Domo Arigato, Mr. Roboto

[youtube=] The uselessness of the term "world music" becomes pretty clear when hearing a band like Adebisi Shank. There's something very Eastern about the Irish trio's lighthearted groove and guitar leads, and if their Japanese mixtape is any indication they've become quite aware of the sounds of that space. On their latest record This is the Second Album of a Band Called Adebisi Shank, the band seamlessly imports that influence into their experimental, instrumental punk sound, even if the resulting product doesn't rock as hard.

Earlier this month the record was released through Sargent House in North America, but it's been out across the pond since August. It sounds a hell of a lot like math rock for an album that never leaves 4/4 time, with technically-driven instrumental pieces and sparse use of  vocoded singing. Now with more dynamics and colour to their sound, the band need not rely on a masked member to grab listener attention - as awesome as that may be.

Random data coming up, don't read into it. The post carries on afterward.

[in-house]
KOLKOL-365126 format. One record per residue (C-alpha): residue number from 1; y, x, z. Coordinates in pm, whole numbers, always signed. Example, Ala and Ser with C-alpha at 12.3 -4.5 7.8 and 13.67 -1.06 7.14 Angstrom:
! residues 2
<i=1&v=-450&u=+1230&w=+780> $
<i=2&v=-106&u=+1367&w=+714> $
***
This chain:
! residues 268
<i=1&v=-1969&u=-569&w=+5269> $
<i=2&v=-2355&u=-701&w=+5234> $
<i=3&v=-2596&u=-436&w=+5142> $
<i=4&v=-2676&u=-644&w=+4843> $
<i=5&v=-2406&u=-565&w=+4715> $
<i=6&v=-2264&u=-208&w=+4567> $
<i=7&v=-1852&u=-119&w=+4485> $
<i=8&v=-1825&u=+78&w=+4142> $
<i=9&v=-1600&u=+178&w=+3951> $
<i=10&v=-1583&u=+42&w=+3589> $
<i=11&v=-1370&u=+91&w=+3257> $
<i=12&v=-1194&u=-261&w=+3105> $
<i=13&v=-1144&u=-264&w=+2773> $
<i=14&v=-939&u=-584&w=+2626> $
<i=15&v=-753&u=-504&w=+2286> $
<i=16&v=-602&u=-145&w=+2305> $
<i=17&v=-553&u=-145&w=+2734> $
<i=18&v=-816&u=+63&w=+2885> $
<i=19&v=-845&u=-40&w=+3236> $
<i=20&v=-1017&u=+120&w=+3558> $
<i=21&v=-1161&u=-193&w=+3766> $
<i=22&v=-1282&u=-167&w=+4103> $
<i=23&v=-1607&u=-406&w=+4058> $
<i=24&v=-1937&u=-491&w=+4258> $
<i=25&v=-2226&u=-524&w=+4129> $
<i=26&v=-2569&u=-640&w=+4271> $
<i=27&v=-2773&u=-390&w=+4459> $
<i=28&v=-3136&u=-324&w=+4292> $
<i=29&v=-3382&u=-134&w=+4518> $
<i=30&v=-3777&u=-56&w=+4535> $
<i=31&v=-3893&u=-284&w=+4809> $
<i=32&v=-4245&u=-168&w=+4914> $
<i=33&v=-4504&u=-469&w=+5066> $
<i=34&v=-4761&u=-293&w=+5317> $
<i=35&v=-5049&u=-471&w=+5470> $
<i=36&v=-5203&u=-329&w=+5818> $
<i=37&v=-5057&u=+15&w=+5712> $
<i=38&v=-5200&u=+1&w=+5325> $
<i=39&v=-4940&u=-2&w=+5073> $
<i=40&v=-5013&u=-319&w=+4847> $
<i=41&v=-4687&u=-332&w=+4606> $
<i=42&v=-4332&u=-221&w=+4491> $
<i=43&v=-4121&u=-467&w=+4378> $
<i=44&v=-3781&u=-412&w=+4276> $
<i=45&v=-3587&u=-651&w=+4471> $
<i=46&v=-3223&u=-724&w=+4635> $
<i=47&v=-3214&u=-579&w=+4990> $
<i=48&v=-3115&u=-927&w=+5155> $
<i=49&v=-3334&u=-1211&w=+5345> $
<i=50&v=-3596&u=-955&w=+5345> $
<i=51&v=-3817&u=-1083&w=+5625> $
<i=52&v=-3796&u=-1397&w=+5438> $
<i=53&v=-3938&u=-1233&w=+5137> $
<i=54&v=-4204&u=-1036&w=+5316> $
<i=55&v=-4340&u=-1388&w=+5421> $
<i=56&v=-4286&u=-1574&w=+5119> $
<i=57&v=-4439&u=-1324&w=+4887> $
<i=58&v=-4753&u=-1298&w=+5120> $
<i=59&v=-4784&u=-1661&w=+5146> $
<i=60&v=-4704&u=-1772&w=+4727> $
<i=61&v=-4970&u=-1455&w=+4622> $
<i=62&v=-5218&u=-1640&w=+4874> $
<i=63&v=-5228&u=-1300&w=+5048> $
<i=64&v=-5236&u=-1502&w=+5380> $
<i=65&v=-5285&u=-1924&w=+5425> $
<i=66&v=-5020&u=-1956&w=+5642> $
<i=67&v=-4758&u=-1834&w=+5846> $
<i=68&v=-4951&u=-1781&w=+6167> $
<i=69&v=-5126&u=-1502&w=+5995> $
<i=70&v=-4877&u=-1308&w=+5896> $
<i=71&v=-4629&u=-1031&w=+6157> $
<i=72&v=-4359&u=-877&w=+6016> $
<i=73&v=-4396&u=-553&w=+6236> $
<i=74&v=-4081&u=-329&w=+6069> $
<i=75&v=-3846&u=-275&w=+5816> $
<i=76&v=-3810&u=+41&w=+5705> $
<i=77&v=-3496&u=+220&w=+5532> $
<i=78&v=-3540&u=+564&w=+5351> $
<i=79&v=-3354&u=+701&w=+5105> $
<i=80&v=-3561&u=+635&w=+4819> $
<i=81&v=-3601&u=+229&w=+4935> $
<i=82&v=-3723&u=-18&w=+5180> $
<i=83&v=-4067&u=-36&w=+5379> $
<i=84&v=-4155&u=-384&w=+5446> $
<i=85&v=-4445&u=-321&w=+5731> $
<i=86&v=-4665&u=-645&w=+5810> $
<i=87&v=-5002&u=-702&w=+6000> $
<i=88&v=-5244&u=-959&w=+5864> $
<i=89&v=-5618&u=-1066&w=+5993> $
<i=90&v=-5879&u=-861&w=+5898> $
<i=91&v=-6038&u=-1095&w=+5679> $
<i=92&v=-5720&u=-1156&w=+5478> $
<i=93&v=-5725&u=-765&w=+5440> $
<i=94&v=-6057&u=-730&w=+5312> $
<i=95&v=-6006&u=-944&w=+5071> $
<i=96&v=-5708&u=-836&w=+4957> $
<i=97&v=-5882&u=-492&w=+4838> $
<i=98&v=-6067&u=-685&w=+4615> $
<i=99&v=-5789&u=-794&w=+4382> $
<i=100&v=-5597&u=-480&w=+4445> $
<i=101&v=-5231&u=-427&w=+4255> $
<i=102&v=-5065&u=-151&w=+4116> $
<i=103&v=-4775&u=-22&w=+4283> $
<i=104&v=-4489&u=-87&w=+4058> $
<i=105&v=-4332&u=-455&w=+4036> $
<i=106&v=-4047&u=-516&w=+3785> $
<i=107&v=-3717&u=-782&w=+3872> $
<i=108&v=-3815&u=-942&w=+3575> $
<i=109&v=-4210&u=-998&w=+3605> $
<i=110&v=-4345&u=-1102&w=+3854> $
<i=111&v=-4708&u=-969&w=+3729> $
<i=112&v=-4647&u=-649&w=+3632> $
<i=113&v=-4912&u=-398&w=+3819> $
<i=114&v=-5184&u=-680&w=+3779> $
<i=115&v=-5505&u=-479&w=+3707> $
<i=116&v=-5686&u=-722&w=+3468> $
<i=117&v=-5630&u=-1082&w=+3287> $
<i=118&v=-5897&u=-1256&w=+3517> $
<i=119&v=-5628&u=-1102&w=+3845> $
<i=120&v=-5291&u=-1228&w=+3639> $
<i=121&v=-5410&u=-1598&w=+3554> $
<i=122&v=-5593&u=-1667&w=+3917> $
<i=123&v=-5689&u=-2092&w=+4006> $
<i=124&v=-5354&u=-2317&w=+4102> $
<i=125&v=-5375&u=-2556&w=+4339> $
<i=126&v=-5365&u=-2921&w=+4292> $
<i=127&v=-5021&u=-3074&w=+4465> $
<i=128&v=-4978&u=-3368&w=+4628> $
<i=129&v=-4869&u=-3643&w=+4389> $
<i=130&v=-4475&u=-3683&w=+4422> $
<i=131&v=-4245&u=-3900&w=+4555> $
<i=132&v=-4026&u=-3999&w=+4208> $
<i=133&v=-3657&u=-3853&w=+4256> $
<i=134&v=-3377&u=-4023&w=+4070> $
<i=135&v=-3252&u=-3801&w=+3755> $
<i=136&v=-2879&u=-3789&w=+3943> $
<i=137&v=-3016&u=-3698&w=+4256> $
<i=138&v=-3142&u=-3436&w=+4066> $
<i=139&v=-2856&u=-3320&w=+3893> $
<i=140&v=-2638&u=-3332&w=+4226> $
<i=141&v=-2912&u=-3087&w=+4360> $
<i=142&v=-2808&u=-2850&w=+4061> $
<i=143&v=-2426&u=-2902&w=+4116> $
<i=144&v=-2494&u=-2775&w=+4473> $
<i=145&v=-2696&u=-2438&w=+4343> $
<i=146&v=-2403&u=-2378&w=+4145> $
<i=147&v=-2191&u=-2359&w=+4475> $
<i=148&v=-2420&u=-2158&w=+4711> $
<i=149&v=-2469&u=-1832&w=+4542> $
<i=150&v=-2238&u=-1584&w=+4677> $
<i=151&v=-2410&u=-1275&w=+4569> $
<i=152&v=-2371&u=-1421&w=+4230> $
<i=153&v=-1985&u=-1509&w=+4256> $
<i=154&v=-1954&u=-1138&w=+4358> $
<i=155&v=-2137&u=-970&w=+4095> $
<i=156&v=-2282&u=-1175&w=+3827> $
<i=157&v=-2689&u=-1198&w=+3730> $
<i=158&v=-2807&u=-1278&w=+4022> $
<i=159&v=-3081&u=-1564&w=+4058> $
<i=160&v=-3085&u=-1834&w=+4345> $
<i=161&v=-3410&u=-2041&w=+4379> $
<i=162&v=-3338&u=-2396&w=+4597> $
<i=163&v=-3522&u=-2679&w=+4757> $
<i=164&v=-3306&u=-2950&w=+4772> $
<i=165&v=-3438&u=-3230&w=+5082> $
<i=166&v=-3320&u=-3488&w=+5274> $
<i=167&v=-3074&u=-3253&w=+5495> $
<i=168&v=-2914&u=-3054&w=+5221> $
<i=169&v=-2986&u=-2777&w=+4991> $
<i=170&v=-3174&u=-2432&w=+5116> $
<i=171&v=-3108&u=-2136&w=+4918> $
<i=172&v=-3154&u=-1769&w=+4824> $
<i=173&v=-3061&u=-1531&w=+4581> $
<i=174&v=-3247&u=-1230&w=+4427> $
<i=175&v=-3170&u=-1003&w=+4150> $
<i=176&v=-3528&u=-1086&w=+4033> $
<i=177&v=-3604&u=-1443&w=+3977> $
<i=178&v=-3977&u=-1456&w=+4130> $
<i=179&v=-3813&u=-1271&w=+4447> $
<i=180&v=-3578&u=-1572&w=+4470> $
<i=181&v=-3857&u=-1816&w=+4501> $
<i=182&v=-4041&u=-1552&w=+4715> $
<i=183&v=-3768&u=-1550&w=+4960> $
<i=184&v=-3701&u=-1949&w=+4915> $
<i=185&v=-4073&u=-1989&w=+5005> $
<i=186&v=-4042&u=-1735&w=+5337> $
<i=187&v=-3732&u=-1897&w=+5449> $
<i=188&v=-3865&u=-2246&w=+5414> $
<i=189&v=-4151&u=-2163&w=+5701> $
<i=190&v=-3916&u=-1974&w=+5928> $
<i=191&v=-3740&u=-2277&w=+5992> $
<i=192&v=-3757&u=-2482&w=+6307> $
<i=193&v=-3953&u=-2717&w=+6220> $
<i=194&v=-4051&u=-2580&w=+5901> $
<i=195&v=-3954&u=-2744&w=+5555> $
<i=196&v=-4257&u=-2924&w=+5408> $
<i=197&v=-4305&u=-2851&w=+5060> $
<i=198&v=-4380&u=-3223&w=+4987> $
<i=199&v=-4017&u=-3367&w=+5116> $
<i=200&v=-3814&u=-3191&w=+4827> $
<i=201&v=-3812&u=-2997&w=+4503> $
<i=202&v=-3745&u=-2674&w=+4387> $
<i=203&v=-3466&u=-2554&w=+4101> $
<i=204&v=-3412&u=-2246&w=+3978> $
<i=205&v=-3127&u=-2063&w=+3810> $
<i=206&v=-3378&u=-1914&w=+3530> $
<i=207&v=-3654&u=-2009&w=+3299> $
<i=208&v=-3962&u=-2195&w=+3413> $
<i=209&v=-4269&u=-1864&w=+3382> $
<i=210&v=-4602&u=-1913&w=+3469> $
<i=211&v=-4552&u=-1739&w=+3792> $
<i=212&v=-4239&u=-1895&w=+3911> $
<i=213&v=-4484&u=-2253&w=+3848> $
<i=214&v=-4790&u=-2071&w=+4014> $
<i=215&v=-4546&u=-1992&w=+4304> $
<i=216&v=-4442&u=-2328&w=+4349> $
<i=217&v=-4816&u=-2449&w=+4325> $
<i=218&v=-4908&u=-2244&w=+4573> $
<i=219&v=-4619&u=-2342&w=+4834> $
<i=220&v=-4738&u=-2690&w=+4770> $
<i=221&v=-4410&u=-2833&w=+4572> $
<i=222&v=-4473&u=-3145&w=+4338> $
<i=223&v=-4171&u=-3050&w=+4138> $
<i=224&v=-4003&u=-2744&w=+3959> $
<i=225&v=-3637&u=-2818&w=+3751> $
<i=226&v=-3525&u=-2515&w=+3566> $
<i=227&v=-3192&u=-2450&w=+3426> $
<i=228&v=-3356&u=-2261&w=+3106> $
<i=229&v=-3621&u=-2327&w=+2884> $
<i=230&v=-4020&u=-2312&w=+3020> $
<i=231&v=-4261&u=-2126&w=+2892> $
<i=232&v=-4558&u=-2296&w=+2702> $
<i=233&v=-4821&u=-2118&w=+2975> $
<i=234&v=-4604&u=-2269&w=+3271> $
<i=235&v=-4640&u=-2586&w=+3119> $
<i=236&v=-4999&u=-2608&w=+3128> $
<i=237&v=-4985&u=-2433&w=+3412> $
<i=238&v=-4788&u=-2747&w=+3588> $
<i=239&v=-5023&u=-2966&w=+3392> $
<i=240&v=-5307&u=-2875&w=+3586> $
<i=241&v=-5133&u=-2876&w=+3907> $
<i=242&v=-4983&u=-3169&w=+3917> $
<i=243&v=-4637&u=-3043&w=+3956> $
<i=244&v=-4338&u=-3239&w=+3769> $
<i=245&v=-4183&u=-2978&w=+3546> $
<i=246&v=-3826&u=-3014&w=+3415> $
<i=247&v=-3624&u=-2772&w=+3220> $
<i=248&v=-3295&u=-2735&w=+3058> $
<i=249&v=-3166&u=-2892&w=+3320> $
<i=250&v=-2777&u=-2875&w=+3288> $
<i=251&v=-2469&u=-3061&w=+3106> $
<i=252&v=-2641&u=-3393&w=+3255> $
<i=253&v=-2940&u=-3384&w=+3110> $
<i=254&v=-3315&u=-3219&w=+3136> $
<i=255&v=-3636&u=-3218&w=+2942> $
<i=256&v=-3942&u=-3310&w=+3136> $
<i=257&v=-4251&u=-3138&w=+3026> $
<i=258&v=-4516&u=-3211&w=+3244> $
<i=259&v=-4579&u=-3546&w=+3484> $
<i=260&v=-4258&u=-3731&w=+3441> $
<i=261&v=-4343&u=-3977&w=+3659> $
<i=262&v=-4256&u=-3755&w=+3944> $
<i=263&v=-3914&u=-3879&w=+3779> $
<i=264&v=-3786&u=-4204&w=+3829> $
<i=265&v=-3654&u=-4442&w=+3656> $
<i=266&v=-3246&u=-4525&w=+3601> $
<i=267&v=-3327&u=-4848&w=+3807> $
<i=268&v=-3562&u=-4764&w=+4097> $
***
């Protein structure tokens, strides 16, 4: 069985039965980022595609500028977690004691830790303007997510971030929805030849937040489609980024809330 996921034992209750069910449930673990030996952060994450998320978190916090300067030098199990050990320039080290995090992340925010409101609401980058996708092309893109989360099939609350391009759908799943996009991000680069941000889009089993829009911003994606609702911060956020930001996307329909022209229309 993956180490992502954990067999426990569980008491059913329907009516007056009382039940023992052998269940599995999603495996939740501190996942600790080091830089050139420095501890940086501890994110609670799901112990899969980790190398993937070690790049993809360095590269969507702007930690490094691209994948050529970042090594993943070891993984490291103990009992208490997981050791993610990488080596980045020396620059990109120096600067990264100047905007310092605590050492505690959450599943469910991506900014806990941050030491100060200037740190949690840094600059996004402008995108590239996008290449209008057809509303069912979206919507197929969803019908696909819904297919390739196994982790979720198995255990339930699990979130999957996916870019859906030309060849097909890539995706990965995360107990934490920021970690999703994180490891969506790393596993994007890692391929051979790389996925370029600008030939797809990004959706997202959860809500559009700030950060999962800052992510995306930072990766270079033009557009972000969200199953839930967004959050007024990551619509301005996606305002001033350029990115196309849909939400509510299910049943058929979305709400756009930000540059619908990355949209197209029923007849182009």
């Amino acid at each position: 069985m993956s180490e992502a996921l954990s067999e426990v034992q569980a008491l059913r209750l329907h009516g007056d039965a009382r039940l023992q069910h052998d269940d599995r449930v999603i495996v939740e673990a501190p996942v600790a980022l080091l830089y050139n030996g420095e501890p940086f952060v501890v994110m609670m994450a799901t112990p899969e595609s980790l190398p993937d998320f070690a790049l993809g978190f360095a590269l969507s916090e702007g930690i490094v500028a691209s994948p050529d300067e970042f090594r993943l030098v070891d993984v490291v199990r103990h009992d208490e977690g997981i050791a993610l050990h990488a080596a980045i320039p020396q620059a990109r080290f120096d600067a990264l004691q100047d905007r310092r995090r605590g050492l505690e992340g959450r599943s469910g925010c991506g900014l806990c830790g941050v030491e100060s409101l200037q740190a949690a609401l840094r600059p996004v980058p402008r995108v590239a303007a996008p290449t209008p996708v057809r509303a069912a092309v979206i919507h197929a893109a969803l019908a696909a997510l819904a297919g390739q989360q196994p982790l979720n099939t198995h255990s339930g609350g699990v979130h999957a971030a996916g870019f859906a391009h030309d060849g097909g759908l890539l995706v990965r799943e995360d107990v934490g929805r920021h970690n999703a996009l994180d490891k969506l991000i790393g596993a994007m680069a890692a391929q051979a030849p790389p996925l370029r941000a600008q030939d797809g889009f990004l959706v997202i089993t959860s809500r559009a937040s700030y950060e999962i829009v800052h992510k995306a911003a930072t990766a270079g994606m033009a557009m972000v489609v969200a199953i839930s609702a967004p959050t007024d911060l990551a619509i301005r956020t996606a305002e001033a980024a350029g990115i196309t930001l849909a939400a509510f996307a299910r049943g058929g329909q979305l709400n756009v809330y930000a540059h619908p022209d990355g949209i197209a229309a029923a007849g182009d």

Things here aren't as heavy and jarring as their first LP, with hooks and added melody applied to the high-speed syncopation this time around. It generally exudes a feeling much calmer than the driving noise rock on the record that preceded it; the super-positive "(-_-)" would not have made any sense in the context of the last release. The crunching bass and ultra-hot guitar tone are still a defining character, but now Adebisi Shank take the time to create passages that contrast their moments of chaos when they pop up.